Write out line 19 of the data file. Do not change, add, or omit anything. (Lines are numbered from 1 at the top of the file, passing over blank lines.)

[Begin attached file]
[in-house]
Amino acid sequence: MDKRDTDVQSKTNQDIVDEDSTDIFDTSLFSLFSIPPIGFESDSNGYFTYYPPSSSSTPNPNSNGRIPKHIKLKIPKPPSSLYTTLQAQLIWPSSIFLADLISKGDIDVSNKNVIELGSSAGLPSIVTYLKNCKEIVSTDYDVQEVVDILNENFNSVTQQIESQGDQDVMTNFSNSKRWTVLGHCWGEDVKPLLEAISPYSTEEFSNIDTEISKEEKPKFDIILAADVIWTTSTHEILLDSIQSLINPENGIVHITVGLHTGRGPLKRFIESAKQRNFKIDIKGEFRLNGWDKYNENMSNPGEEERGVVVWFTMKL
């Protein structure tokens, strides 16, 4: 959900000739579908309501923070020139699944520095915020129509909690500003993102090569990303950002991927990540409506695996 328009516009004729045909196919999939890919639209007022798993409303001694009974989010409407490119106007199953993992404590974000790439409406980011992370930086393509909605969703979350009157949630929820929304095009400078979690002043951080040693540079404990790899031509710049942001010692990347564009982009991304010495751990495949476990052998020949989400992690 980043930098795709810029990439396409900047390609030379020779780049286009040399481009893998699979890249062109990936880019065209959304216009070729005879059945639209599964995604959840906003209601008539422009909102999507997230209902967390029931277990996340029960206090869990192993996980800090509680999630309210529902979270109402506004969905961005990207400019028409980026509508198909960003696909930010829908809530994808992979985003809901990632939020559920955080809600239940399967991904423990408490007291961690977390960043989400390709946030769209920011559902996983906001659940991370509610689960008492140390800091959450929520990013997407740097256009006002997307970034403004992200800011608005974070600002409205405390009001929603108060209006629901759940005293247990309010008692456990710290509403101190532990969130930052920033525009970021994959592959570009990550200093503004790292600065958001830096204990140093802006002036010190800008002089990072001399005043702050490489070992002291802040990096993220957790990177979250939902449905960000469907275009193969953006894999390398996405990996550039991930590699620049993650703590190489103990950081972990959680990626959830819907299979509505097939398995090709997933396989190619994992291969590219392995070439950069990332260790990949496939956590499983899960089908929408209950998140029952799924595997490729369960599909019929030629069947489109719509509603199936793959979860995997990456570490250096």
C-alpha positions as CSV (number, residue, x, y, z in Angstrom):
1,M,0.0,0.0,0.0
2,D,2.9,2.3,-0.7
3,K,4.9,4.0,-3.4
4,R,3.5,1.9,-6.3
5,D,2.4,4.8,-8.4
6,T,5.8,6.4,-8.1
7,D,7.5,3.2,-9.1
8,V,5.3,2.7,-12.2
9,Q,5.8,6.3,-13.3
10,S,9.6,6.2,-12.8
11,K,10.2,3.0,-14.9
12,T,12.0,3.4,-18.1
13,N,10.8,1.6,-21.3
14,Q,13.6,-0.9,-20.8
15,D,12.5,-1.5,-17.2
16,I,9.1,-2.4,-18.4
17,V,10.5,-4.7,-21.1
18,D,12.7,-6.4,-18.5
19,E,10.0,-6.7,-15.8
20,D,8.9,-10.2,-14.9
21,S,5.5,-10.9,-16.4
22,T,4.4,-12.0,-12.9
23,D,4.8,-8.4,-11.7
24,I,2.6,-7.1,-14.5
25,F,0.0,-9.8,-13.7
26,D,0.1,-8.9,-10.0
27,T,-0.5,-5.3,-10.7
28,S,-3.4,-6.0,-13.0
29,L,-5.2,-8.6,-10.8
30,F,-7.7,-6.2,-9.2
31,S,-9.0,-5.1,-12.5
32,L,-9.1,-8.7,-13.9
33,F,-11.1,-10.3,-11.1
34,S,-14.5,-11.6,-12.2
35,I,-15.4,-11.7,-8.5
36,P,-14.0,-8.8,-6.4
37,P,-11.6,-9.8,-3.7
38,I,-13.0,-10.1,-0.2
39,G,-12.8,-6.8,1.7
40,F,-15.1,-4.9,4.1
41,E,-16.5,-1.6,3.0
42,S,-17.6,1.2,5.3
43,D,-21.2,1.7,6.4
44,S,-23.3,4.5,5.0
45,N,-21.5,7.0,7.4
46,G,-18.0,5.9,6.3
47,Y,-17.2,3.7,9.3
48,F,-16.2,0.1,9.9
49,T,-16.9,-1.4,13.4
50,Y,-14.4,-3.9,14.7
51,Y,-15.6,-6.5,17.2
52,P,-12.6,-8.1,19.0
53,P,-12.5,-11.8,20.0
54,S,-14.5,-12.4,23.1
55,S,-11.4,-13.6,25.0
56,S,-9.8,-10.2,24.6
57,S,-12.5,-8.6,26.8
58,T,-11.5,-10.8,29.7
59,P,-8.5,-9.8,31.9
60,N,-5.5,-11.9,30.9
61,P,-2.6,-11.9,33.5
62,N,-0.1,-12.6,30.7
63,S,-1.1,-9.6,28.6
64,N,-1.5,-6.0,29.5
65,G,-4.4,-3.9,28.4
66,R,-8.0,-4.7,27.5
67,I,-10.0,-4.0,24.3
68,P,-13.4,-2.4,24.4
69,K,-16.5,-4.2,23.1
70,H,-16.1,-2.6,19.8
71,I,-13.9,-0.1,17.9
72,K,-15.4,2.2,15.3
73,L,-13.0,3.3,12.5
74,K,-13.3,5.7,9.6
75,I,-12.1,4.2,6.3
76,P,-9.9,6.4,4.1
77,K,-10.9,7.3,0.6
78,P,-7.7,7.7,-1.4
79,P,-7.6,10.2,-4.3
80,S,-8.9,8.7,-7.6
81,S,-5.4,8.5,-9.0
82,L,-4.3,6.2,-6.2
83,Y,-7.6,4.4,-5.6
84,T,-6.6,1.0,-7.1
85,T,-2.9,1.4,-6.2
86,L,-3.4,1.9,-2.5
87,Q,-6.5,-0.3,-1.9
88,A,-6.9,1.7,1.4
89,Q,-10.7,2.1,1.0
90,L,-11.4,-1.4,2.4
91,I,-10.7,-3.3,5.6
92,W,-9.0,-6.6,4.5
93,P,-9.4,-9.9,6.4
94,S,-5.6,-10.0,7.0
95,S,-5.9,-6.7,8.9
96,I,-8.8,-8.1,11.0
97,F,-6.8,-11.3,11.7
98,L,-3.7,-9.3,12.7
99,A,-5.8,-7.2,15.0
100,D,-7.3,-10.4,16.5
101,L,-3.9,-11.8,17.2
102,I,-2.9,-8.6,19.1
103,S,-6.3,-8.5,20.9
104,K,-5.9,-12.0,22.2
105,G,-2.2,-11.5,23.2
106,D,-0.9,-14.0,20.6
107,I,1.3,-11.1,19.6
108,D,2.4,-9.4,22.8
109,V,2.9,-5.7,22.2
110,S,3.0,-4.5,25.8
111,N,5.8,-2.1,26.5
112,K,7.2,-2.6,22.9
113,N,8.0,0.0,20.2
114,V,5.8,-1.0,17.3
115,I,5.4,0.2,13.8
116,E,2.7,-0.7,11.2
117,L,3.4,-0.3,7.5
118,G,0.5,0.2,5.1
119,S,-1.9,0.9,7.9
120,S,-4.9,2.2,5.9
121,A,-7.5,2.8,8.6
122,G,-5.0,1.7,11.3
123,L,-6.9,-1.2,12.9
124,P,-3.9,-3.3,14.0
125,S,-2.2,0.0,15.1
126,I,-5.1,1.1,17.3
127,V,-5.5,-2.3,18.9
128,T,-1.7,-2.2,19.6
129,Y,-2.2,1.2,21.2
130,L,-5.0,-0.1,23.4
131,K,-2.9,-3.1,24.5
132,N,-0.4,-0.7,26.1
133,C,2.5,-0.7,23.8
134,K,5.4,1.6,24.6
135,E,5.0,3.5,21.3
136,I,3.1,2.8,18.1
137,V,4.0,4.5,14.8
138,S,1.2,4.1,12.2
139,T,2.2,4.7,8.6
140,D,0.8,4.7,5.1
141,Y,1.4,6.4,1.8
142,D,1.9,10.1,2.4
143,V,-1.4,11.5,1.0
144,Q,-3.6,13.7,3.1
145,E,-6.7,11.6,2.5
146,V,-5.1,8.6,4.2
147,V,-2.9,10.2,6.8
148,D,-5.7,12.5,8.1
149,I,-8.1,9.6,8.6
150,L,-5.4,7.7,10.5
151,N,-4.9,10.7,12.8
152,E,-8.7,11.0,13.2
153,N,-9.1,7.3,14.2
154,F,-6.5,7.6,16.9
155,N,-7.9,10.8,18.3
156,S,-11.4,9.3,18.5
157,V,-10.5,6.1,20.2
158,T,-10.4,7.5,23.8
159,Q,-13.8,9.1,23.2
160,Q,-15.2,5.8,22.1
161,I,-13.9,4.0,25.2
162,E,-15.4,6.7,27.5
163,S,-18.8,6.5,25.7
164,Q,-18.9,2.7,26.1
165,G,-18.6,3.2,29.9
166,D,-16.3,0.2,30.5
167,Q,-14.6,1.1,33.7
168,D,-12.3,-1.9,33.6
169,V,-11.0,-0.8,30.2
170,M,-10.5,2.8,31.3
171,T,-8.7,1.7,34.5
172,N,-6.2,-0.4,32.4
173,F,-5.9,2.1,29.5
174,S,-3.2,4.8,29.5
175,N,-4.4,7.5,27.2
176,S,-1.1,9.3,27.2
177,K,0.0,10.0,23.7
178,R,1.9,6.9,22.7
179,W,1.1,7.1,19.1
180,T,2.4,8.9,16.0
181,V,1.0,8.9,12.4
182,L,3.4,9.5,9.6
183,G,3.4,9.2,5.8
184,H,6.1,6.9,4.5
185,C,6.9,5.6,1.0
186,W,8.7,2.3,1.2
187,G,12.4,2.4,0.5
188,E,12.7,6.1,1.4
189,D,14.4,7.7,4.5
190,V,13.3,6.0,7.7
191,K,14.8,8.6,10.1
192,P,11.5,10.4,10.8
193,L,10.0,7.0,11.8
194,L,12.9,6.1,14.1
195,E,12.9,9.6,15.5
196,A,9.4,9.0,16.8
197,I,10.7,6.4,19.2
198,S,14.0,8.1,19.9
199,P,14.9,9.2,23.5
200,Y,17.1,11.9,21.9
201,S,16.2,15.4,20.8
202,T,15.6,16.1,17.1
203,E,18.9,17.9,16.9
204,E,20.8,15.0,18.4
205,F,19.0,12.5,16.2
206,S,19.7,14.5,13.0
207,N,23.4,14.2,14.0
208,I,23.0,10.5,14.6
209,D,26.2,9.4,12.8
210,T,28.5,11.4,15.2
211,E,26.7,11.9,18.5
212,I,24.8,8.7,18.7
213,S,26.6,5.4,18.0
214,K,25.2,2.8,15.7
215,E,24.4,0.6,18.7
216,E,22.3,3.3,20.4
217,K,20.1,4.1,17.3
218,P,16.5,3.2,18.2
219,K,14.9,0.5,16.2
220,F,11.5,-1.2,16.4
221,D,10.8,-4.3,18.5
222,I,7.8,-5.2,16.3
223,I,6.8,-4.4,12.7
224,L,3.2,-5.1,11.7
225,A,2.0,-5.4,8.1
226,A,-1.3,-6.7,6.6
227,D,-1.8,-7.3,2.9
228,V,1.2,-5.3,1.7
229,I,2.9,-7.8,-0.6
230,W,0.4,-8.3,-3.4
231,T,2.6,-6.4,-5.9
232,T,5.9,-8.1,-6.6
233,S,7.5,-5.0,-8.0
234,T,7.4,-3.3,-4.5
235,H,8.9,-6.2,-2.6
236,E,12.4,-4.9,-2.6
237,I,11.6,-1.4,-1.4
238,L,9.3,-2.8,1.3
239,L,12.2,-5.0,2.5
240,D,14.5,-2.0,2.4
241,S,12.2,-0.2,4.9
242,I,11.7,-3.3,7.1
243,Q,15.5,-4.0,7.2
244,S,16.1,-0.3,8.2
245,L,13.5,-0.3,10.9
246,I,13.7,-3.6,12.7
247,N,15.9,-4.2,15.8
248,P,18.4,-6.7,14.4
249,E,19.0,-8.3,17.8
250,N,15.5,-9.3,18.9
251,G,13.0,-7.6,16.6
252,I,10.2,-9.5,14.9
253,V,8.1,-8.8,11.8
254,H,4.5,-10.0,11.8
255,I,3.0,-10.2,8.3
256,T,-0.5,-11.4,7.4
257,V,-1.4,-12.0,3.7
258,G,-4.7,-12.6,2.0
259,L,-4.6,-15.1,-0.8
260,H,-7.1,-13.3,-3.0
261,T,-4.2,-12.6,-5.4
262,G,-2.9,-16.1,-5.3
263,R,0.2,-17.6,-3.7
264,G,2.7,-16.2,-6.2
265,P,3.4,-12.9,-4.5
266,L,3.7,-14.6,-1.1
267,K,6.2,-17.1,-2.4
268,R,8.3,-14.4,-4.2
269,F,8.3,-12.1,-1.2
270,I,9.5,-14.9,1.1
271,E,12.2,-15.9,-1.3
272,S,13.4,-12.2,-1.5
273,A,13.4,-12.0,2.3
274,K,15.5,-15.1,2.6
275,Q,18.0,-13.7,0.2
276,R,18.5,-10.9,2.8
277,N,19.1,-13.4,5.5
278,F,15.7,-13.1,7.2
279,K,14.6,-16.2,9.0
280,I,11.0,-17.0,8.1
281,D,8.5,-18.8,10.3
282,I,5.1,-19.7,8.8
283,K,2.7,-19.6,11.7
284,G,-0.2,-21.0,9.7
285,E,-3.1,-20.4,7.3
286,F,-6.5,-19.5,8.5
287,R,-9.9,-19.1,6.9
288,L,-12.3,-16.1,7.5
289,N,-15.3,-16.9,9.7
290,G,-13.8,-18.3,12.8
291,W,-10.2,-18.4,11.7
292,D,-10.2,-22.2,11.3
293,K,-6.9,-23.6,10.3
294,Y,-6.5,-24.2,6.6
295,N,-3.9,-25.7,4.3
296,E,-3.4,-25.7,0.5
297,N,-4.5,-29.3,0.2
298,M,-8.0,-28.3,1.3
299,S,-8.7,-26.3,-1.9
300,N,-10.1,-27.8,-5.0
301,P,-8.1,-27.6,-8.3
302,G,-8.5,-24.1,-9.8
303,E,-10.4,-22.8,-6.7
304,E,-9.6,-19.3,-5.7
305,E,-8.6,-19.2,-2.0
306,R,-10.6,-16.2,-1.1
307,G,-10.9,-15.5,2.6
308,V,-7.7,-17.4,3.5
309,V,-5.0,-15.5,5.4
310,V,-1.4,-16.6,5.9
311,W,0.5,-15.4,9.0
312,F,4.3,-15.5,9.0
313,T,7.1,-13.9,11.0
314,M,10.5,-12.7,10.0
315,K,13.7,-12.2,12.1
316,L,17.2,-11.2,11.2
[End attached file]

15,D,12.5,-1.5,-17.2